“It gave me insight into how really cruel this disease is,” Fang said. “A person has to become dependent on family members. It’s really sad for the patient himself, who can’t do what he has been able to do his entire life.”

His research showed that the drug artemisinin may decrease inflammation that causes Parkinson’s and slow down the progression of the disease, which he said had not seen new treatments for 40 years.

Fang broke into a grin when he was asked how many hours he devoted to the research — 7 hours a day during the summer, and 3 hours on school days, plus weekends.

Fang and Lo both said they had loved meeting the other finalists, judges and other top scientists. “We’ve been treated like rock stars,” said Fang, who is waiting to hear from colleges and plans to study biology.

Founded and produced by Society for Science & the Public, the Regeneron Science Talent Search is the nation’s oldest and most prestigious science and math competition for high school seniors.

Fang said the panel of judges from various backgrounds pressed them hard to answer multidisciplinary questions. “It taught me the importance of not just being laser focused on your research. You never know when something from another field can have applications.”

Lo agreed. “I’m a transformed person,” he said. “Before I was too narrowly focused on just physics. Now I really see it’s about connecting different ideas in different fields. That’s how we can make progress.”

The national finalists were chosen from 300-plus Regeneron Scholars named earlier this month — 46 of whom were Long Island students. Jericho High School had a total of 11 scholars — the second-most in the state.

Last year, the 1,100-student high school had nine Regeneron Scholars. Three went on to become national finalists, with one — Archana Verma — earning fifth place nationally. Verma, a student at Stanford, offered Fang and Lo advice from afar, said Dr. Serena McCalla, the coordinator of Jericho’s science research program.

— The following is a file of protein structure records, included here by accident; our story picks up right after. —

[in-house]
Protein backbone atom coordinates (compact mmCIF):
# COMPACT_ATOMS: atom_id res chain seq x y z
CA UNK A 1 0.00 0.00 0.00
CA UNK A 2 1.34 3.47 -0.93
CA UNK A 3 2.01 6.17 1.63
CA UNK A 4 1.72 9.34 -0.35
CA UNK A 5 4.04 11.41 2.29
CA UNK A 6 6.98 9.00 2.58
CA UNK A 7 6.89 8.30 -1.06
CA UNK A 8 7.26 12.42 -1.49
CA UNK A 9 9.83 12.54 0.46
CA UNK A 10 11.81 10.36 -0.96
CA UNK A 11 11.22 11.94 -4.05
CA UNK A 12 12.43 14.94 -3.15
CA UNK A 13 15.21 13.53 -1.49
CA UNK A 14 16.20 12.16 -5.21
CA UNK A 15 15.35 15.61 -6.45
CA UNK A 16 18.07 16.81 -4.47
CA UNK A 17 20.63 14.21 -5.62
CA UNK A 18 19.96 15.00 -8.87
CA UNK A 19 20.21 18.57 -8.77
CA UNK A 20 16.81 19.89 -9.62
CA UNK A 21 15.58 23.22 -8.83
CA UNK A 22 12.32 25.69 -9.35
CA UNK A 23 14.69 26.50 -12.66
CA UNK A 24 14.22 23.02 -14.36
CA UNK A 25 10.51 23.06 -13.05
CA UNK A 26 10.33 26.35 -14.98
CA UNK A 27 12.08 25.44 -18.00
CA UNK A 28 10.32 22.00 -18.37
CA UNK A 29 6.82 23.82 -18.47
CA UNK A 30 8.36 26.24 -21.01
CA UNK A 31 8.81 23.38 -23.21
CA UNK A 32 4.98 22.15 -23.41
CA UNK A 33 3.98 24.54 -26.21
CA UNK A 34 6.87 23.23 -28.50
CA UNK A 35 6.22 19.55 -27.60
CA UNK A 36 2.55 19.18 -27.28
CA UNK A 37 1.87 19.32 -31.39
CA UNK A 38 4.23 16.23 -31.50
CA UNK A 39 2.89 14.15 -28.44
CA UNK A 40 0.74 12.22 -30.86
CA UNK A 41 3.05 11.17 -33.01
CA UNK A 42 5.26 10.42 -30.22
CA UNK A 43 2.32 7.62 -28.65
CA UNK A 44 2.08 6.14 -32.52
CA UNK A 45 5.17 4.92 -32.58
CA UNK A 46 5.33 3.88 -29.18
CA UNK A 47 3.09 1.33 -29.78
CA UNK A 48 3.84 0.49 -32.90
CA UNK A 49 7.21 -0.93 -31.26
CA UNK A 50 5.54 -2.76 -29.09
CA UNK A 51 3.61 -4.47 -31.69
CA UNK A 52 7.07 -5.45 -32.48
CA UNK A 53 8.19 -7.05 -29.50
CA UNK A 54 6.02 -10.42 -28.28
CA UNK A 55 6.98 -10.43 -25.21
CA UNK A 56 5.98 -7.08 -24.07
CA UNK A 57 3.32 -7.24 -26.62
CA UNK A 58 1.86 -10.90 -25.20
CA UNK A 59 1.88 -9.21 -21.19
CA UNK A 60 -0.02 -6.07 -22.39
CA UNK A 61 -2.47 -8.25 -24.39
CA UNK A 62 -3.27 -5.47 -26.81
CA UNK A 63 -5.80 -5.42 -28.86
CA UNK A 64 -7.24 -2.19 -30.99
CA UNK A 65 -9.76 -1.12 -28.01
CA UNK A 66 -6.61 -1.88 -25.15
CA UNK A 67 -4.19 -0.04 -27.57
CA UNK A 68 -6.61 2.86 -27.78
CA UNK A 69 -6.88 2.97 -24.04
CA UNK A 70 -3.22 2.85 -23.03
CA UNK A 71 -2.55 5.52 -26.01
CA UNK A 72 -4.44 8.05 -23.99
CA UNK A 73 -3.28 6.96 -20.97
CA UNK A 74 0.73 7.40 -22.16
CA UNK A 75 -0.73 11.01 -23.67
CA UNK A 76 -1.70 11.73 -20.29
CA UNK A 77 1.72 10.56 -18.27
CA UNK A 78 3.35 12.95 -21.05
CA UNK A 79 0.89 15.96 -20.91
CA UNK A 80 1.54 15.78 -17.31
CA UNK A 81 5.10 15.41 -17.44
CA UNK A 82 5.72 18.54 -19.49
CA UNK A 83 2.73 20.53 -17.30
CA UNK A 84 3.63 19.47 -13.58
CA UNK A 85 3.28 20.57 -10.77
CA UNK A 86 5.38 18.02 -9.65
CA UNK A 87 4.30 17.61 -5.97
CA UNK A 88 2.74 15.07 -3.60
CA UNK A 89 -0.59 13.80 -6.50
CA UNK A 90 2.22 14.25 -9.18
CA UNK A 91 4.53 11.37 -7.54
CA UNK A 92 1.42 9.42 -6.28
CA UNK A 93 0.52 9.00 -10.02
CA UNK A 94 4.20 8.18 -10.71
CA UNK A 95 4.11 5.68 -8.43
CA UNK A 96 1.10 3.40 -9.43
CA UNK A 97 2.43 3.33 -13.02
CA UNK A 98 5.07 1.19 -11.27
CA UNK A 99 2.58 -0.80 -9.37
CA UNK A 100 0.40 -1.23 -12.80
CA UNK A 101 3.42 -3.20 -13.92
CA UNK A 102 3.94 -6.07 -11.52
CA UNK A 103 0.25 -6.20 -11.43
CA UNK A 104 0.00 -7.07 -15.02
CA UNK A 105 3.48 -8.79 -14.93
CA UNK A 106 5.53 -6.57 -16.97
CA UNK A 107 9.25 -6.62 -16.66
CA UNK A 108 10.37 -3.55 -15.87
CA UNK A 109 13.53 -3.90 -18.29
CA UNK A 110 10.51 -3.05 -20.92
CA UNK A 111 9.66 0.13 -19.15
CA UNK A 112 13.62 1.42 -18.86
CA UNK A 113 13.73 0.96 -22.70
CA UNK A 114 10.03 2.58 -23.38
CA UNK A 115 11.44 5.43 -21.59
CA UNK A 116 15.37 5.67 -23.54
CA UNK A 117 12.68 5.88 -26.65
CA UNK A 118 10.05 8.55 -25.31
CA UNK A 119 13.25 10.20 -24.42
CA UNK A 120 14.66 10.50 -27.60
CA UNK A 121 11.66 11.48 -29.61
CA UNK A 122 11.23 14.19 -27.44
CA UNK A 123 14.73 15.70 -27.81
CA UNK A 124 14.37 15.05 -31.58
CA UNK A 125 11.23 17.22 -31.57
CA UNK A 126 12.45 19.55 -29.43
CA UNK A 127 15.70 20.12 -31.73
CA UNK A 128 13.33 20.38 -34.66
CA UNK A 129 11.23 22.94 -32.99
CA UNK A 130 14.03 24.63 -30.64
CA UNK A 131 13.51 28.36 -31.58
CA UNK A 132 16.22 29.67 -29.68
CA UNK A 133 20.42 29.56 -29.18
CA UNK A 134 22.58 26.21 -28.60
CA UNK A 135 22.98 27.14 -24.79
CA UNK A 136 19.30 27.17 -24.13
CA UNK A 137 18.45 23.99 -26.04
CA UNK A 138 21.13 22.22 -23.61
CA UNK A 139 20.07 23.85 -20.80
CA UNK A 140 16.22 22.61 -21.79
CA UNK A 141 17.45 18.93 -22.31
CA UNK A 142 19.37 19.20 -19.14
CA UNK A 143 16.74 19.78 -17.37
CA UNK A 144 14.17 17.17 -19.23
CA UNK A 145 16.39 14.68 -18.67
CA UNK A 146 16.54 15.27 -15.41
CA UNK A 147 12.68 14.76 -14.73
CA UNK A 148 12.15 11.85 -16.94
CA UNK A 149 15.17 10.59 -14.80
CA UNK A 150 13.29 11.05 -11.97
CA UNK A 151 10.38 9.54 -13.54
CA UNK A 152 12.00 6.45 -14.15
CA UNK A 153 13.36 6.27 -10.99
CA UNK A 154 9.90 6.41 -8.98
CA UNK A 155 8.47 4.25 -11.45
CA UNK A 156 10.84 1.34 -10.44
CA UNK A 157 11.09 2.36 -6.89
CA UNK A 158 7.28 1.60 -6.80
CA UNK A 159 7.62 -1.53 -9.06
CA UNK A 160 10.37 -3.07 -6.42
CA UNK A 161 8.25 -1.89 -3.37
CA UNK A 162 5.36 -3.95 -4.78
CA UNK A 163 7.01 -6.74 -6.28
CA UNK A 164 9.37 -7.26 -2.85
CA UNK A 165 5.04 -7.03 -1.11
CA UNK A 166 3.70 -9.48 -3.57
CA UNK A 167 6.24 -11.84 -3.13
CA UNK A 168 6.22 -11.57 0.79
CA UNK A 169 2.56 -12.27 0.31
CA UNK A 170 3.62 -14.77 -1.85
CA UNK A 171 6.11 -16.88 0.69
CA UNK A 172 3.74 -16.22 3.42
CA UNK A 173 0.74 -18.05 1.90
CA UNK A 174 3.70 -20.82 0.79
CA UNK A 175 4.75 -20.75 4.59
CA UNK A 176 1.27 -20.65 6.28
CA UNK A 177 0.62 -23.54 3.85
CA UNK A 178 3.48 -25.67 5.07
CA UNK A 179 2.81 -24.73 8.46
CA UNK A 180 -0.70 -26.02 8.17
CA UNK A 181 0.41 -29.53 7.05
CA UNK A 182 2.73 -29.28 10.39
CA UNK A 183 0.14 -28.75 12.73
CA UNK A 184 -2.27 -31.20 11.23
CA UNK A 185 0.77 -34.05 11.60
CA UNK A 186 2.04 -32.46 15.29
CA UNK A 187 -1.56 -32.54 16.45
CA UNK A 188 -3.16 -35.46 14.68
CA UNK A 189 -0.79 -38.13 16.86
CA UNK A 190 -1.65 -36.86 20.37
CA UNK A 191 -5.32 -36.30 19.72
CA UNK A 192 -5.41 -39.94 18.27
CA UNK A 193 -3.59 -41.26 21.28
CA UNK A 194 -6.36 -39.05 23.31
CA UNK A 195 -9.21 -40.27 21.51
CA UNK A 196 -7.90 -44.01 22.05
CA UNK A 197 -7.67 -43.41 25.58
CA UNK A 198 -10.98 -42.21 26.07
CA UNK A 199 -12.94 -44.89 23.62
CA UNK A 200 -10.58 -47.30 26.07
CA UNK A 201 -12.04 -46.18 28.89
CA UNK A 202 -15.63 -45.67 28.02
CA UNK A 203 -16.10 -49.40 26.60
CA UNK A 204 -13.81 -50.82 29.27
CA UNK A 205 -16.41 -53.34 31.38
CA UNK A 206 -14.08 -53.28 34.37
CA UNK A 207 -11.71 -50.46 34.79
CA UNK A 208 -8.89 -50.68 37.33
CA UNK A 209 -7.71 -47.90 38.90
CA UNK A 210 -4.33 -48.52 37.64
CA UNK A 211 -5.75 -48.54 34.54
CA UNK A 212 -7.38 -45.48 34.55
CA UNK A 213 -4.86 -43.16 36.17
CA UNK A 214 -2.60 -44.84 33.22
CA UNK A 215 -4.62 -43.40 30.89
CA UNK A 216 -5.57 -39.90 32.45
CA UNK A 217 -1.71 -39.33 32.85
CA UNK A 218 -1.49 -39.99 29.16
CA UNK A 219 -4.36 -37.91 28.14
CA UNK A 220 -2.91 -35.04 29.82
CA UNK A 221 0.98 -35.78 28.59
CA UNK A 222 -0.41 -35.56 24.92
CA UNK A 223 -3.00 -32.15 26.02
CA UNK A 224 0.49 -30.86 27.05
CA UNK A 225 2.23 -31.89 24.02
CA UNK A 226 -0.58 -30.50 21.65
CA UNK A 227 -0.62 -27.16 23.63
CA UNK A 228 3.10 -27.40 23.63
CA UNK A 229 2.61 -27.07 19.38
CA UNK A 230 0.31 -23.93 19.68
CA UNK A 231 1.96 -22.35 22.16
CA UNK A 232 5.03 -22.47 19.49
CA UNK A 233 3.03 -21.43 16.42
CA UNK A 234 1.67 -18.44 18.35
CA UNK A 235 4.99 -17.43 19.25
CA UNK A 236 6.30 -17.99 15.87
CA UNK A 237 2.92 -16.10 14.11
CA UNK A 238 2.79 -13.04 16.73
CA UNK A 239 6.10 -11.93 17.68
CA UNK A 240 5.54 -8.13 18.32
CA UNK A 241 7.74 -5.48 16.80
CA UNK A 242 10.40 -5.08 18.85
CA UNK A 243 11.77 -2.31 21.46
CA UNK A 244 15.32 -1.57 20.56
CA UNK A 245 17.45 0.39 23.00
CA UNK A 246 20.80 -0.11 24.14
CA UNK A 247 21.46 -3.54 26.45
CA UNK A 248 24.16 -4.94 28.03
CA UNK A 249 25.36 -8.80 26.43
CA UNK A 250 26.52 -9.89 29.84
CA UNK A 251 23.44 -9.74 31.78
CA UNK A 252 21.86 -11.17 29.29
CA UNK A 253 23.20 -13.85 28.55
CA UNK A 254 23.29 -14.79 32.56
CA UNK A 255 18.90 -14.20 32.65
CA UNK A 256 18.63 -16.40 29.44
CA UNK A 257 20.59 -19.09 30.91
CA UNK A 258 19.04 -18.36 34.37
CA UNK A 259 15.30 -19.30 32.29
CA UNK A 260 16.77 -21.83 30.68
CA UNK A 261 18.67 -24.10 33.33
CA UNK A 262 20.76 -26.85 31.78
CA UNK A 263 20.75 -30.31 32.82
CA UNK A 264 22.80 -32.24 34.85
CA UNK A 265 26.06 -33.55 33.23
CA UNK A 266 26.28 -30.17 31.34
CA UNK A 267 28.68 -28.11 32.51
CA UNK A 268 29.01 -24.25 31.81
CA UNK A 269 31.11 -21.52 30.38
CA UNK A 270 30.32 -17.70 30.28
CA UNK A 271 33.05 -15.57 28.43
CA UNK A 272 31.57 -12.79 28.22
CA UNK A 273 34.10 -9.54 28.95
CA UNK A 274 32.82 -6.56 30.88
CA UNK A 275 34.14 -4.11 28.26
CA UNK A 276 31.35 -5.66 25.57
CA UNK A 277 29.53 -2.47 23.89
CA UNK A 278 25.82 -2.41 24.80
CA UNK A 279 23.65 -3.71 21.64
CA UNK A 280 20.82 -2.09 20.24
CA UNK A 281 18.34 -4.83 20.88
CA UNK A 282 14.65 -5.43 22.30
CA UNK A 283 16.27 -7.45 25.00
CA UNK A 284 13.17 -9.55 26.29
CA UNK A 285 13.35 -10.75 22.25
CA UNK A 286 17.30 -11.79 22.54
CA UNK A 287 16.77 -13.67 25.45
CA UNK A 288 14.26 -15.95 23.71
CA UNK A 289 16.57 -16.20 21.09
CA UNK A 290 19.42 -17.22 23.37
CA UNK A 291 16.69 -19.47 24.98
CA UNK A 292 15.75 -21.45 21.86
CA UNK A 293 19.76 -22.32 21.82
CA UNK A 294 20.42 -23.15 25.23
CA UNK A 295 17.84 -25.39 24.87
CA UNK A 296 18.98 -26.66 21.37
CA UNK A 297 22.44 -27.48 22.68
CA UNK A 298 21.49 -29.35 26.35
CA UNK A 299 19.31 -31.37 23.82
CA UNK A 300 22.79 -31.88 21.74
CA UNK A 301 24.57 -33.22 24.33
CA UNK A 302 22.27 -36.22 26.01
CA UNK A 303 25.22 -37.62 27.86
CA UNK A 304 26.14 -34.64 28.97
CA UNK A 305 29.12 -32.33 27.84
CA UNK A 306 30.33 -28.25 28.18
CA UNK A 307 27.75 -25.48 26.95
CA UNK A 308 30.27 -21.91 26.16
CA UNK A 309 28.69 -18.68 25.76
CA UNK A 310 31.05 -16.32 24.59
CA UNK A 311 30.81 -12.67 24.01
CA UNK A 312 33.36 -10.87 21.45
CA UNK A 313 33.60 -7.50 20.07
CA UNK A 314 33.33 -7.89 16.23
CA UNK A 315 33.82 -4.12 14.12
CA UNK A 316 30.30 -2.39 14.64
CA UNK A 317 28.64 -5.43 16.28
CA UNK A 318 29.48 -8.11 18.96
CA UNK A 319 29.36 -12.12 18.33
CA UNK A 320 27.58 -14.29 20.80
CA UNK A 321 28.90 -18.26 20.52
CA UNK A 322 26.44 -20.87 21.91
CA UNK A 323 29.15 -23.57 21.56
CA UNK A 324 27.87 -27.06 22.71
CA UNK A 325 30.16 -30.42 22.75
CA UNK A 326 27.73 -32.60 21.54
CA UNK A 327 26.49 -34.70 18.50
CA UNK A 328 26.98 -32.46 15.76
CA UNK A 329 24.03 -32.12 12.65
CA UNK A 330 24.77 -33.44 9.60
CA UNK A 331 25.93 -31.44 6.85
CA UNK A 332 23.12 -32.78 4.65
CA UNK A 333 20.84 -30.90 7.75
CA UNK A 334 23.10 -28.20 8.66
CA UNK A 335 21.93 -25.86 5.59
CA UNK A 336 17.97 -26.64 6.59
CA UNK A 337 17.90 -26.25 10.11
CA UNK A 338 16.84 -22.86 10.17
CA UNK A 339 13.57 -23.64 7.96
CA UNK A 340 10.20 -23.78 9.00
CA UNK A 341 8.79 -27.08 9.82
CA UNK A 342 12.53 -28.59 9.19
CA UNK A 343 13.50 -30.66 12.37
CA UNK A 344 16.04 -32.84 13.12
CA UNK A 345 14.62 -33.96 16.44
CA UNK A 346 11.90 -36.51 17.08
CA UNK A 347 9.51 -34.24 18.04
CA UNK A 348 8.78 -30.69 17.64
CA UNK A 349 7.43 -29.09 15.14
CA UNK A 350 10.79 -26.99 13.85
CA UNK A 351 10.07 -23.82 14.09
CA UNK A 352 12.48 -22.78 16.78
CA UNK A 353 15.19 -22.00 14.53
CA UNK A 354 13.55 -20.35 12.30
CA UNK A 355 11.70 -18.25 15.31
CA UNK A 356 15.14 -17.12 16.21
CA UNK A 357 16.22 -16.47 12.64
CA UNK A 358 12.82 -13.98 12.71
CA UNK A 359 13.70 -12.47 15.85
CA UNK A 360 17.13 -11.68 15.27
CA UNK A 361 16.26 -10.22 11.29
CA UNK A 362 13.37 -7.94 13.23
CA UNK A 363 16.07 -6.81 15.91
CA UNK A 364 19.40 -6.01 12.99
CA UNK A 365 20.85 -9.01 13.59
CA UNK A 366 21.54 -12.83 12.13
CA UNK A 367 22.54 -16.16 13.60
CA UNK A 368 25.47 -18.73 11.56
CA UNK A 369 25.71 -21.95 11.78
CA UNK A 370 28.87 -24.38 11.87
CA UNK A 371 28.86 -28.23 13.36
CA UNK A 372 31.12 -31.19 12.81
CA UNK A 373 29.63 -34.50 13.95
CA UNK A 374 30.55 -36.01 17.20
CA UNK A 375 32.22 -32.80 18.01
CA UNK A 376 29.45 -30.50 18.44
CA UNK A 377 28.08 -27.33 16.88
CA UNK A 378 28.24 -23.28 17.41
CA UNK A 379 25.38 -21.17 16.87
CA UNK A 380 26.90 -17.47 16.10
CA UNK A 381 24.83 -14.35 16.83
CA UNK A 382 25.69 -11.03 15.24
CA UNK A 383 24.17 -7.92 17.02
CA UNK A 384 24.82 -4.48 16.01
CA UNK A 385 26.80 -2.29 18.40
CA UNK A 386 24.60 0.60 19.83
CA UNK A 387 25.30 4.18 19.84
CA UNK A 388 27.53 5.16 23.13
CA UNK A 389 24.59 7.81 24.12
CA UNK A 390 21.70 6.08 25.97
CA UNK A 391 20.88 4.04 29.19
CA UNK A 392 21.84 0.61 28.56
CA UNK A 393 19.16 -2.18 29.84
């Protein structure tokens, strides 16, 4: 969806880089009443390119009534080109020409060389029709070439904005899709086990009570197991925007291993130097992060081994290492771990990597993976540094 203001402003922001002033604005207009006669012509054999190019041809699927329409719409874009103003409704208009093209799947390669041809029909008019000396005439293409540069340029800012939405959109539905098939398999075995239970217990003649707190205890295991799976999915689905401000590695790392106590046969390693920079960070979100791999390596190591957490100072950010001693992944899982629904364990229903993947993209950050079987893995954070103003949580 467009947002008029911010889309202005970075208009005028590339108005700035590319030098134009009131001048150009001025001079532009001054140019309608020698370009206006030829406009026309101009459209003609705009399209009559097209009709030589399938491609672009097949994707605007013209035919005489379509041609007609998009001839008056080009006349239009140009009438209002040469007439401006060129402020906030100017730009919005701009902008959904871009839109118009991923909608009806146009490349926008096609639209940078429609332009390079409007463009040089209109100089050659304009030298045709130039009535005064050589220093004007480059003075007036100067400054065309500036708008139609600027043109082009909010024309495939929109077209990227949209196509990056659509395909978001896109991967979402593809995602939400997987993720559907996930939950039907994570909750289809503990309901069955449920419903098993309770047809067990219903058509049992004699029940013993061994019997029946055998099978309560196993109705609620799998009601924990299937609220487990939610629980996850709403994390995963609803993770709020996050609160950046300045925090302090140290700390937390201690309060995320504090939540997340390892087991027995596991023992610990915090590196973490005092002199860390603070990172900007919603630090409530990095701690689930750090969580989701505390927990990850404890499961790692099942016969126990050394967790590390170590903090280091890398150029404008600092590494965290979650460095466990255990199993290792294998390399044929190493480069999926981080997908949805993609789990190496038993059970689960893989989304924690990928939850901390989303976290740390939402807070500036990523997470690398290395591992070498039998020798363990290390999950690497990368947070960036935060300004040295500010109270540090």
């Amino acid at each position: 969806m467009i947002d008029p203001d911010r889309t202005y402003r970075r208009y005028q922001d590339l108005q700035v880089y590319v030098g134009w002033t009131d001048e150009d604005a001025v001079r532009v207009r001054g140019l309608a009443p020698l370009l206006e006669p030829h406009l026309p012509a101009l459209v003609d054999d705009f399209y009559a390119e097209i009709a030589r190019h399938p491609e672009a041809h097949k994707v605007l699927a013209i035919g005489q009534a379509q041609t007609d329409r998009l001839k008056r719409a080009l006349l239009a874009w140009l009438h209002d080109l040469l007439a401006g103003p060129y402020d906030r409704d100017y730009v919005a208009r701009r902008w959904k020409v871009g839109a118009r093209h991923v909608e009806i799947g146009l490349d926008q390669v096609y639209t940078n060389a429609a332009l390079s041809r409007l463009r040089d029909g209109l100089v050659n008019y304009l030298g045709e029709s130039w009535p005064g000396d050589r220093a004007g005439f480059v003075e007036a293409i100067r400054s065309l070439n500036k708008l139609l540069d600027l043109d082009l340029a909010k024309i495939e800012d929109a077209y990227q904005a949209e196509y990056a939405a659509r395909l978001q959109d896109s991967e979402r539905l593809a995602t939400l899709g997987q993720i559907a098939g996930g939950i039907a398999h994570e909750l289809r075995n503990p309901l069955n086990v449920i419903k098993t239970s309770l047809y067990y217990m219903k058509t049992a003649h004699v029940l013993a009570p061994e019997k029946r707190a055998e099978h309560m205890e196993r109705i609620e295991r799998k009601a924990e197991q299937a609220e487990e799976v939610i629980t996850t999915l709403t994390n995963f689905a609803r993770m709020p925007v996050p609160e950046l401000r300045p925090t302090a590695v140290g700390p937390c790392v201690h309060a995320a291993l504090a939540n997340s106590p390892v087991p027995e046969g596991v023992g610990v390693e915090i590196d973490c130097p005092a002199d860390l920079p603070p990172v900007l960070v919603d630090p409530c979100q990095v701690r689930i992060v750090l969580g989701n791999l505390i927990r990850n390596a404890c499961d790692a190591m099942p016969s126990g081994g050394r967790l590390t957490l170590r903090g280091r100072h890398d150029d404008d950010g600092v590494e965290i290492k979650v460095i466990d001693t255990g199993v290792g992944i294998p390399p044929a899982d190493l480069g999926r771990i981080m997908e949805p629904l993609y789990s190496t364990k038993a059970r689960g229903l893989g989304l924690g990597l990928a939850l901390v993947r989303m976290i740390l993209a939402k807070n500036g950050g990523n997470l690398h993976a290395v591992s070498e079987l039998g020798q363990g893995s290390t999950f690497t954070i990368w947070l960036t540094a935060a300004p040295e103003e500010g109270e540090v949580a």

Lo will study physics and maybe computer science next year at Columbia University.

Fang plans to study biology next year and said his week in Washington “really gave insight into what my future can be. I want to do something innovative in biology, do something that will accelerate progress.”

His father, Yixin Fang, said he advised his son to “savor every moment. The doors are open wide for you.”

George D. Yancopoulos, chief scientific officer at Regeneron, told the nearly 700 people gathered in the ornate National Building Museum that he was sitting in the competitors’ place in 1976, when he was a finalist in the contest then sponsored by Westinghouse. His top 10 finish gave him courage that changed his life, he said. Last year, the man who headed up the society the year that Yancopoulos competed came to the awards gala to tell him his macular degeneration was treated with a drug Yancopoulos’ company developed. This year’s finalists, he said, “better be thinking of coming up with the discoveries and innovations, that will be helping the rest of us in 30 or 40 years.”

This year’s contest drew more than 1,800 entries, which are judged based on the originality and creativity of the students’ scientific research, as well as their achievements and leadership, both inside and outside the classroom. McCalla, whose program has done well in the competition, said the secret was “when kids follow their passions, the sky’s the limit.”

With Joie Tyrrell